Cognitive Behavior Therapy Improves Depression in Heart Failure Patients Interview with:Dr-Ken-Freedland
Kenneth E. Freedland, PhD

Professor of Psychiatry and Psychology
Washington University School of Medicine
St. Louis, Missouri

Medical Research: What is the background for this study? What are the main findings?

Dr. Freedland: Major depression is a common problem in patients with heart failure, and it makes heart failure self-care tasks such as daily weight checks and compliance with dietary restrictions more difficult for these them.  Unfortunately, recent clinical trials have shown that both depression and inadequate self-care can be hard to treat in patients with heart failure.

Cognitive behavior therapy (CBT) is often used to treat depression in otherwise healthy individuals, but it hasn’t been tested in patients with heart failure. We added a self-care component to the standard CBT treatment protocol and conducted a clinical trial to determine whether it is effective both for depression and for self-care.  We randomized 158 heart failure patients to  cognitive behavior therapy or to usual care, and both groups received heart failure education.  About 1/3 of the patients in both groups were also taking antidepressant medications. The intervention was effective for depression, with remission rates of 51% in the cognitive behavior therapy group compared to only 20% in the usual care group.  However, it was not effective for heart failure self-care.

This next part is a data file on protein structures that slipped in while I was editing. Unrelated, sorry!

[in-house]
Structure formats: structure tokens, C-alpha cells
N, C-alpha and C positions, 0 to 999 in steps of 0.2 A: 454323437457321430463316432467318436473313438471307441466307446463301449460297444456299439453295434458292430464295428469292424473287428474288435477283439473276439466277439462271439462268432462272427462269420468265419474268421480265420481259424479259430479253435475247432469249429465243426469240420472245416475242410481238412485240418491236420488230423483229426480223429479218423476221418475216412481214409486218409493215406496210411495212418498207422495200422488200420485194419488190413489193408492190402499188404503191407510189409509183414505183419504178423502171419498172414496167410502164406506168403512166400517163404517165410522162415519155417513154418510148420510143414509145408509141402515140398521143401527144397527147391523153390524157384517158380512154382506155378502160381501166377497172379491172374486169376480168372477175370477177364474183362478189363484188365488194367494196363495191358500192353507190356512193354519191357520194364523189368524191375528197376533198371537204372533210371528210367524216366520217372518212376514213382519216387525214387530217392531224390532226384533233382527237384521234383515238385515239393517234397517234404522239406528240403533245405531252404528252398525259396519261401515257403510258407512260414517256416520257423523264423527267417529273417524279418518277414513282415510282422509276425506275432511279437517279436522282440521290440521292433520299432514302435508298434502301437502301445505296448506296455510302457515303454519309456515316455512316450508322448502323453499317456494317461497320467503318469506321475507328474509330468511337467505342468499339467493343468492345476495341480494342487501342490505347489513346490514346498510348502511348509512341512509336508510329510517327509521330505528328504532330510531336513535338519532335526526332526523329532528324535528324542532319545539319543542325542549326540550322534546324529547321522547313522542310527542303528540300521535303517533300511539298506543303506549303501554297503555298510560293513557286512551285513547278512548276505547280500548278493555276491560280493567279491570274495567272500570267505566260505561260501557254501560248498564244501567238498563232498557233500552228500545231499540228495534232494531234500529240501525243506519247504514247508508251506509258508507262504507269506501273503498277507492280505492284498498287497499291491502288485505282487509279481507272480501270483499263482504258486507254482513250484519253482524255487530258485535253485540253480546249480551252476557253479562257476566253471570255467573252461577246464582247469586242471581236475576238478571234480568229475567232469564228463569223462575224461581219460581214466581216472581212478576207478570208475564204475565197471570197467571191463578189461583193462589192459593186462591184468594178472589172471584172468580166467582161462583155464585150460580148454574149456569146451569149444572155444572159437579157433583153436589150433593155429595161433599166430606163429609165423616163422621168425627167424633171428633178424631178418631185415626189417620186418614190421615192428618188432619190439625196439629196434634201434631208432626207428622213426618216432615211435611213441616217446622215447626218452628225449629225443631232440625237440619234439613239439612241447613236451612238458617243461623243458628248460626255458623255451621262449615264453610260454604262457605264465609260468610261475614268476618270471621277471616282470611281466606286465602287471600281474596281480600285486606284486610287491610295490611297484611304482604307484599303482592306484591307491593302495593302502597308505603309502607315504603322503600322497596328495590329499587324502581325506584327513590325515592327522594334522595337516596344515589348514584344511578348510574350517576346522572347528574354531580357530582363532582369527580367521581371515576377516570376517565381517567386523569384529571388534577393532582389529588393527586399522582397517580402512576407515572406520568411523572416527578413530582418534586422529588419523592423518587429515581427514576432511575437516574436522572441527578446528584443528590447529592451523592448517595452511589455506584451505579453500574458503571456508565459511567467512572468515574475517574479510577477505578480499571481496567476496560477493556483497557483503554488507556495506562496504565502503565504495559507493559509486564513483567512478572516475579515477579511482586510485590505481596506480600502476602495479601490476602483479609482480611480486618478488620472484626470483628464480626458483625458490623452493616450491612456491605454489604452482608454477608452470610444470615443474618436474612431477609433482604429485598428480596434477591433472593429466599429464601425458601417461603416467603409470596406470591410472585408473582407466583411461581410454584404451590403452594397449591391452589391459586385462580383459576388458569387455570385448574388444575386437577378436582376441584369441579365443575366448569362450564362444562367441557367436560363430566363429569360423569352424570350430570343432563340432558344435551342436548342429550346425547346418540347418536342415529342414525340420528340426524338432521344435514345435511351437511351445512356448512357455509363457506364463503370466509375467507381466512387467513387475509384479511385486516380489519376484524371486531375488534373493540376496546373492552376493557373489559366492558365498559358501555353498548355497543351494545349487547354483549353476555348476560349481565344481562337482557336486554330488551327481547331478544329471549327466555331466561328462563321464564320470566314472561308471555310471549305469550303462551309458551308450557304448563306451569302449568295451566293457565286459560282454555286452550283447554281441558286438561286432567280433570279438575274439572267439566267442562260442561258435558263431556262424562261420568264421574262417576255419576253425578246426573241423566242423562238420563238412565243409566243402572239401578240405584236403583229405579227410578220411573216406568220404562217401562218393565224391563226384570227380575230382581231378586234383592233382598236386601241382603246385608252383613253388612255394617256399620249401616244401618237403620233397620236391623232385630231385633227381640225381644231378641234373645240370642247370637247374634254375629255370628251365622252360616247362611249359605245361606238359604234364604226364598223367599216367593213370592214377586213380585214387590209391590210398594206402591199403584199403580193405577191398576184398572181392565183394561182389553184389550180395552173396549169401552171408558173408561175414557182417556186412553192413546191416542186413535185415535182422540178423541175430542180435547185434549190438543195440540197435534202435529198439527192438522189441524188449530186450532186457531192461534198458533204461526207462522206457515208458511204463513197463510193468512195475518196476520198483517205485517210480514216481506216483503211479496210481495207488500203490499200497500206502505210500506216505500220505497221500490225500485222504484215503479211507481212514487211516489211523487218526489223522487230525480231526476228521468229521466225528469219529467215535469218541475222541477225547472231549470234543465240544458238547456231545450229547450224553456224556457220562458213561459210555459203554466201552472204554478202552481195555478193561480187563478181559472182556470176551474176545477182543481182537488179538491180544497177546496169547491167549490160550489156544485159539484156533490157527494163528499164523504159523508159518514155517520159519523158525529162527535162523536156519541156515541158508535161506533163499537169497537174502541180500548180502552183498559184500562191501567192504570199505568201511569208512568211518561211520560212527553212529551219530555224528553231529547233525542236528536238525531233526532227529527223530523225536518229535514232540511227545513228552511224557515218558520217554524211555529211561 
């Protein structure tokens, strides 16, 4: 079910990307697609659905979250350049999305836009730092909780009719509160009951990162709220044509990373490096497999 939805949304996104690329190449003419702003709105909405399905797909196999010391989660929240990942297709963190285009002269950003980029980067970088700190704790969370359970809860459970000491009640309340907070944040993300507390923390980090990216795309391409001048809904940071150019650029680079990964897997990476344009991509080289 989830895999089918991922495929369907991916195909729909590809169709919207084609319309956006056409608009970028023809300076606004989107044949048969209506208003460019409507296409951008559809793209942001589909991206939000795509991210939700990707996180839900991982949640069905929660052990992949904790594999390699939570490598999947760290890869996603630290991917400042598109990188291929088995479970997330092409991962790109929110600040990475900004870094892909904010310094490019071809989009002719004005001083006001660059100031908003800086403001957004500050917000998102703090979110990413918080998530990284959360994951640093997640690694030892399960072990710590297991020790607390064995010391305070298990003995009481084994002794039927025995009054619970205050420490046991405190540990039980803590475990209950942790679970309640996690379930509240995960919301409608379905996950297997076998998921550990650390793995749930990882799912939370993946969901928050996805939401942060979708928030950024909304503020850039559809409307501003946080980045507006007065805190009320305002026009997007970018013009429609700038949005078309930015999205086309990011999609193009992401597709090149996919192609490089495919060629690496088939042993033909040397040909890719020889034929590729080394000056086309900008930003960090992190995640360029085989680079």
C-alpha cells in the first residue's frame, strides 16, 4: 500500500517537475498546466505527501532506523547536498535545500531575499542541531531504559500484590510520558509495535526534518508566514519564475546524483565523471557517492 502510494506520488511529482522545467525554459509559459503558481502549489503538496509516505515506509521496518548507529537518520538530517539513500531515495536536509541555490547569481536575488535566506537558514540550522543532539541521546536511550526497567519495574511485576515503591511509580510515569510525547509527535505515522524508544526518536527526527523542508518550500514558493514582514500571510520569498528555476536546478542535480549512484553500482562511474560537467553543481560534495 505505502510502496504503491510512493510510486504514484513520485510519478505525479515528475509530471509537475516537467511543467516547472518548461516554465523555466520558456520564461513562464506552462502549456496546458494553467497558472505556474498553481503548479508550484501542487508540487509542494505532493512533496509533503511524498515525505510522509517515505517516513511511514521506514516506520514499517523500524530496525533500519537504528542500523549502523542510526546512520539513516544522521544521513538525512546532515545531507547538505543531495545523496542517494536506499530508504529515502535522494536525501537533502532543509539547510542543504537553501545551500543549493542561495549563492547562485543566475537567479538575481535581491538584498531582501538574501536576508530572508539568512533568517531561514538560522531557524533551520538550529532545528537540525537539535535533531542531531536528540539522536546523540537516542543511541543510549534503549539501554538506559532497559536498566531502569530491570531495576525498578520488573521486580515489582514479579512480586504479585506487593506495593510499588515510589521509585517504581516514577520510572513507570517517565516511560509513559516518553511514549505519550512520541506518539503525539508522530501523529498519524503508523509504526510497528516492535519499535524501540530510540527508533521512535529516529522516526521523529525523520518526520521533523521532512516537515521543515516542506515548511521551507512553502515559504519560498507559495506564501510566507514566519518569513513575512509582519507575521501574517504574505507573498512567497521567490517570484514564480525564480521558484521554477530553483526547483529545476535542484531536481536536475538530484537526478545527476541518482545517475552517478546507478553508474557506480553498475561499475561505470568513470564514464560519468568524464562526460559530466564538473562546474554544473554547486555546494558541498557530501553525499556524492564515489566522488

Medical Research: What should clinicians and patients take away from your report?

Dr. Freedland: Cognitive behavior therapy can help patients with heart failure overcome major depression, whether or not they are also taking antidepressants.  However,Cognitive behavior therapy does not appear to add much to intensive heart failure education in terms of helping patients improve their self-care.

Medical Research: What recommendations do you have for future research as a result of this study?

Dr. Freedland: An effective intervention for inadequate heart failure self-care is still needed, and the need is especially clear for depressed patients. We have already started working on the development of an alternative approach, and we hope to be able to test it in a future trial.


[wysija_form id=”5″] is not a forum for the exchange of personal medical information, advice or the promotion of self-destructive behavior (e.g., eating disorders, suicide). While you may freely discuss your troubles, you should not look to the Website for information or advice on such topics. Instead, we recommend that you talk in person with a trusted medical professional.

The information on is provided for educational purposes only, and is in no way intended to diagnose, cure, or treat any medical or other condition. Always seek the advice of your physician or other qualified health and ask your doctor any questions you may have regarding a medical condition. In addition to all other limitations and disclaimers in this agreement, service provider and its third party providers disclaim any liability or loss in connection with the content provided on this website.

[wysija_form id=”5″]

Kenneth E. Freedland, PhD (2015). Cognitive Behavior Therapy Improves Depression in Heart Failure Patients 

Last Updated on September 28, 2015 by Marie Benz MD FAAD